270 mt west of the Arch of Triumph, you’ll find the 1st-century Acueducto Romano de Sexi  (Sexi’s Roman Aqueduct). Various parts of the 7-km long aqueduct can be spotted throughout the city, and it was used to bring the water of Rivers Verde and Seco (to which it owes its name) to water the tropical-fruit fields of Almuñécar.

Sexi's Roman Aqueduct in Almuñécar
Sexi’s Roman Aqueduct. Photo courtesy of urloplany.pl

Moving south, you’ll reach the lovely historic centre of the town. Here, only 400 metres from the Aqueduct, rejoice in the beauty of the 1600 Iglesia de la Encarnación  (Church of Incarnation). Designed by architect Juan de Herrera, this church was the first Baroque-style church in the province of Granada. The Visigoth sculpture of the Virgen de la Antigua, the patron saint of Almuñécar, is one of its most noteworthy features. You can access the church for free all week long.

Church of Incarnation in Almuñécar
Iglesia de la Encarnación. Photo courtesy of Miguel Angel Almendros Caro

Another 240 metres separate you from the Archaeological Museum of Cueva de los Siete Palacios . This museum lies in the basement of the ancient Roman temple of Minerva. Here, you can see various archaeological pieces, among which the 16th-century-BC Egyptian amphora that belonged to Pharaoh Apophis I.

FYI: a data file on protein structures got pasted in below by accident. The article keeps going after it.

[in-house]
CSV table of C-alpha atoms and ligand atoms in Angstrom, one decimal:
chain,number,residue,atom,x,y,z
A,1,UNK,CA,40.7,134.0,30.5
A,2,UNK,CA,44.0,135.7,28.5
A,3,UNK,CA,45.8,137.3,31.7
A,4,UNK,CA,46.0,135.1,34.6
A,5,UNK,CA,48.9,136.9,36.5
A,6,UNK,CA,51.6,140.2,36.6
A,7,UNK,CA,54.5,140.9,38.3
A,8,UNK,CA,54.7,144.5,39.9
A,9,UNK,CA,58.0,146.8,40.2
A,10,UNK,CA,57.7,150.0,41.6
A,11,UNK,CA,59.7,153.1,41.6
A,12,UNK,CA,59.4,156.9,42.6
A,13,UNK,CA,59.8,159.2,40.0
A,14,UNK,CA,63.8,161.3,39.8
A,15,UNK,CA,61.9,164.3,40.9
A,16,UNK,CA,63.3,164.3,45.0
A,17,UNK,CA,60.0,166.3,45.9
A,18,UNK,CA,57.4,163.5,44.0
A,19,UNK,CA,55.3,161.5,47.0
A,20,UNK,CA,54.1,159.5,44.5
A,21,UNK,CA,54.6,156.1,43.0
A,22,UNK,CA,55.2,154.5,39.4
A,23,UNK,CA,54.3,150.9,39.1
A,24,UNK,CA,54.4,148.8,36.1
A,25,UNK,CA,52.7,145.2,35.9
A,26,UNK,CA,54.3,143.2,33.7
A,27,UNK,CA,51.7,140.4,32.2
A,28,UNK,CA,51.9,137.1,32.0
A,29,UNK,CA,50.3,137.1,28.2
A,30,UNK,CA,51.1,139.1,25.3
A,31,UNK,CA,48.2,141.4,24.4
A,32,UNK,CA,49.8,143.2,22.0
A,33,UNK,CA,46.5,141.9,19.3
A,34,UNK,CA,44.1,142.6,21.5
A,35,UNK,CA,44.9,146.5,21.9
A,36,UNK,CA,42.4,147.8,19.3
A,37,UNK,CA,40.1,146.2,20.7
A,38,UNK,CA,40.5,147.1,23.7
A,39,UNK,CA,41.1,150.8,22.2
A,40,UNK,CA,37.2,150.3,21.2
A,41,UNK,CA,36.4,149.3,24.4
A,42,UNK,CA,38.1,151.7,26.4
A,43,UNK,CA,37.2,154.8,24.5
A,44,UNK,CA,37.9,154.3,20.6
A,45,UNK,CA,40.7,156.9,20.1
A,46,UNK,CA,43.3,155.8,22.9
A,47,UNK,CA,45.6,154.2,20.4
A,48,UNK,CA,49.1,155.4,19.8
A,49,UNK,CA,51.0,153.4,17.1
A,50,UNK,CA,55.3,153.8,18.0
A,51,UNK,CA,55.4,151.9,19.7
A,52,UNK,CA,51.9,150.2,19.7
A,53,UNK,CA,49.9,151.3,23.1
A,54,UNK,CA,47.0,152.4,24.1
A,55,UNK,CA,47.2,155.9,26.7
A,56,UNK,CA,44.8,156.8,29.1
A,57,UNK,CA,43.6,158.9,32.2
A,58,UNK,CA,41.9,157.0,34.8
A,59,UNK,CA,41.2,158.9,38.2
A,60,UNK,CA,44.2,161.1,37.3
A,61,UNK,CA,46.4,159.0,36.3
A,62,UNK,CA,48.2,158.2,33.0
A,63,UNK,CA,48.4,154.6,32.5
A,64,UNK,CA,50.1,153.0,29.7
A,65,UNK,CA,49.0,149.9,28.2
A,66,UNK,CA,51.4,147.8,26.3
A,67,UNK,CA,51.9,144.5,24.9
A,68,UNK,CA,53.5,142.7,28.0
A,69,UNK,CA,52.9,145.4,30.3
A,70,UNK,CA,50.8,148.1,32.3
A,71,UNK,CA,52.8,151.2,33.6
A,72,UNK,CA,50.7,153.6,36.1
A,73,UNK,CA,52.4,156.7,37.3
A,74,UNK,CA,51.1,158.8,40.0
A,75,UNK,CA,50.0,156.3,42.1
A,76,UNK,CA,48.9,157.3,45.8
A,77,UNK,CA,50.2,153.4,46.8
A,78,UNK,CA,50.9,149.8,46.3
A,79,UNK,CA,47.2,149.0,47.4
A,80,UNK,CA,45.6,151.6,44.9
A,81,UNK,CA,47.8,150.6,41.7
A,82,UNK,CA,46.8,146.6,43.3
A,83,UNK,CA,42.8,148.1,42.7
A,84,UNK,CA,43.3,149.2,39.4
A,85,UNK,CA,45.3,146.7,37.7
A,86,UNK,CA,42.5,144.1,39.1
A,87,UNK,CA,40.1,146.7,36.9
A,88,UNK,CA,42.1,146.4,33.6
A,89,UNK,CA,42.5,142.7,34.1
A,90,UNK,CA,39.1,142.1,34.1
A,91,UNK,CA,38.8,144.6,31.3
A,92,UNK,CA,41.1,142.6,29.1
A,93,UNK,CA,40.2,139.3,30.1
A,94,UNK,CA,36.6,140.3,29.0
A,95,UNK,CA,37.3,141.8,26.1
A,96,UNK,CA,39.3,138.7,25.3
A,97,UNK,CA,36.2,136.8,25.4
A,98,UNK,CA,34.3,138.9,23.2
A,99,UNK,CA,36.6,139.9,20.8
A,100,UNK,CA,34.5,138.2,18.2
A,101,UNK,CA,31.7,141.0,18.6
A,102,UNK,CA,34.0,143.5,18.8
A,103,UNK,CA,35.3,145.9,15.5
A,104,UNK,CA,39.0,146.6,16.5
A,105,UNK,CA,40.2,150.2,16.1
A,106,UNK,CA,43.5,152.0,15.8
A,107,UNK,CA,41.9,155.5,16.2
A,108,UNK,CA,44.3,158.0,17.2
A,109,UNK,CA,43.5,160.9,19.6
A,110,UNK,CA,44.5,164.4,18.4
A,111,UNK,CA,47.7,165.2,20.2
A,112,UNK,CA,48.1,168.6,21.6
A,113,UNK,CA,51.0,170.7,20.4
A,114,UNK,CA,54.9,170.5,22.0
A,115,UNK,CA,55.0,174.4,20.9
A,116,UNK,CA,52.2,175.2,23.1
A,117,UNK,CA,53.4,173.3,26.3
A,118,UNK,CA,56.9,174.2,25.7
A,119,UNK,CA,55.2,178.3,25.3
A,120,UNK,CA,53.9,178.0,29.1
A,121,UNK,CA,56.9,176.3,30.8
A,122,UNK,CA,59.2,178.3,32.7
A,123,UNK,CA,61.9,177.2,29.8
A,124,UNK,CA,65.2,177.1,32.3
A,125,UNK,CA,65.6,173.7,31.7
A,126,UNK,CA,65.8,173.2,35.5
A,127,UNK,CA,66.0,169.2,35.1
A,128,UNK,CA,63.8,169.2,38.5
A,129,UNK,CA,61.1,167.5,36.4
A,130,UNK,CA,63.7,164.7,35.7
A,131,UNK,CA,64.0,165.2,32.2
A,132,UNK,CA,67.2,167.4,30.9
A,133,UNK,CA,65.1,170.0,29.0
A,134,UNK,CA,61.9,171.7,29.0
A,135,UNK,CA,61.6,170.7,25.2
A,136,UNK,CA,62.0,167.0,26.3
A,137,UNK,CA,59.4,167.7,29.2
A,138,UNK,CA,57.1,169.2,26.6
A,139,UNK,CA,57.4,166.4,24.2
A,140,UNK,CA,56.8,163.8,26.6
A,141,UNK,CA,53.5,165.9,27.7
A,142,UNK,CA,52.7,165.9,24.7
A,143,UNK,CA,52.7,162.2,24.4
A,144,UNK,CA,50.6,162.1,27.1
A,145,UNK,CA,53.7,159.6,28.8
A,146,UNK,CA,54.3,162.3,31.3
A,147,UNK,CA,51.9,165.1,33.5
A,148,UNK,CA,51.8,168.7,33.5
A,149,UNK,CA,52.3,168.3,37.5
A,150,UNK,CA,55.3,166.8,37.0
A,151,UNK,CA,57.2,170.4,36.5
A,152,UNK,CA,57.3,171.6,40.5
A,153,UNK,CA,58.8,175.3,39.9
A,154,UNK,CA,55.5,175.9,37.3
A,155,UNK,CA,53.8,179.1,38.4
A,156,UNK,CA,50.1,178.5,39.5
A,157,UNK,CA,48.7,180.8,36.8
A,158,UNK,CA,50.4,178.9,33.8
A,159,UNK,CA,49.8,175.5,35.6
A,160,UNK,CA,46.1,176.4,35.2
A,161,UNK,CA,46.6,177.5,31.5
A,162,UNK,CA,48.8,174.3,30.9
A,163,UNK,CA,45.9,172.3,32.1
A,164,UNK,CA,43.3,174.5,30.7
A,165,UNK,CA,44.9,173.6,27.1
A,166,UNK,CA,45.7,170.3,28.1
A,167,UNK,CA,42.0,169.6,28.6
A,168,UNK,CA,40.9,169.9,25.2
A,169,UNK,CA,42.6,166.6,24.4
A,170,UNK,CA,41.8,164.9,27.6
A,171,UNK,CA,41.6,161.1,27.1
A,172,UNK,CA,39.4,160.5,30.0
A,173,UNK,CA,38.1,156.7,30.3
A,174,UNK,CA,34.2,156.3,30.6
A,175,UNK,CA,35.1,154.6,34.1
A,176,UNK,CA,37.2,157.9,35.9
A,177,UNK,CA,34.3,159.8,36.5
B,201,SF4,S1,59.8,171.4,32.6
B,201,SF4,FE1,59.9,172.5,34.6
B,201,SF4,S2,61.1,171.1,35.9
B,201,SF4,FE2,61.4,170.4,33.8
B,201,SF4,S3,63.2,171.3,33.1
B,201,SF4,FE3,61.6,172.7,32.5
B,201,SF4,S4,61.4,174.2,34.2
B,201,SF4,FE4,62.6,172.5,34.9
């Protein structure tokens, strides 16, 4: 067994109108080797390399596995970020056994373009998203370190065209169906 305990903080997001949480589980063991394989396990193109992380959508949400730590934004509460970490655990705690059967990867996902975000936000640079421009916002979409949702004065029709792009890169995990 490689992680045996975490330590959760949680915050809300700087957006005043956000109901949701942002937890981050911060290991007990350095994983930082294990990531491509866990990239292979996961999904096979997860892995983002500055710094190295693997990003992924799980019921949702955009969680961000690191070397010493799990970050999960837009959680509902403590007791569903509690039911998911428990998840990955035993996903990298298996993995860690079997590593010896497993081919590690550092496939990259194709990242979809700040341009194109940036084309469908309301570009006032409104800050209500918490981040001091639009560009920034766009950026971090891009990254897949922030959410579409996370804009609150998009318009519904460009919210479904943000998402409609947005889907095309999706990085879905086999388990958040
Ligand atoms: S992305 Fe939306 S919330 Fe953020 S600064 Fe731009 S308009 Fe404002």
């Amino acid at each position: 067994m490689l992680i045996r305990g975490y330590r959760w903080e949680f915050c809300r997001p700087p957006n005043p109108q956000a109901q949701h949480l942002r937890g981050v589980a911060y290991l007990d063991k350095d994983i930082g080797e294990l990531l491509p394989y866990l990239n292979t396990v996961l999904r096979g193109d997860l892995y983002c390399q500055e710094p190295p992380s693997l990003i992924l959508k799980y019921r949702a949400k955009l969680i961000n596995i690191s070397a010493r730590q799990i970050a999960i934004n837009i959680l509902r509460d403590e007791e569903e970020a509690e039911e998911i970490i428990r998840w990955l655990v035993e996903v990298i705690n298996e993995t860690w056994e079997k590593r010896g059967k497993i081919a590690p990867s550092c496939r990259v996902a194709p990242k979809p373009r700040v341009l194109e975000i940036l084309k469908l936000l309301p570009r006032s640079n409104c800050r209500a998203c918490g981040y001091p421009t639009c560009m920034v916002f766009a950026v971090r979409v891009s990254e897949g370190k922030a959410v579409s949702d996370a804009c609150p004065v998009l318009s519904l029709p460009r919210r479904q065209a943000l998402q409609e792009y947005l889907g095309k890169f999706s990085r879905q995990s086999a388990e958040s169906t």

Opening hours:

  • From November 1st to March 31st
    • From Tuesday to Saturday: from 10 am to 1.30 pm, and from 4 pm to 6.30 pm
    • Sunday: from 10 am to 1 pm

Price of the ticket for the Museum (includes the visit to the Castle of San Miguel):

  • Adults: €2.35
  • Children and retirees: €1.60
  • Groups of 15 pp minimum: €1.30/adults; €0.80/child and retiree


Archaeological Museum of Cueva de los Siete Palacios - What to do in Almuñécar
Archaeological Museum of Cueva de los Siete Palacios. Photo courtesy of Granada Turismo

After a 3-min walk, you’ll reach the Castle of San Miguel , an Arab fortress that was re-built after the Catholic conquest of Granada. During the Independence War, he was bombed by the English troops, which reduced it to ruins. Until mid-20th century, it was used as a cemetery. In the last ten years, the Castle has undergone a complete renovation and had various exhibition halls added to it.

Castle of San Miguel in Almuñécar (Granada)
Castillo de San Miguel. Photo courtesy of Julio Tomillo

Opening hours:

  • From November 1st to March 31st
    • From Tuesday to Saturday: from 10 am to 1.30 pm, and from 4 pm to 6.30 pm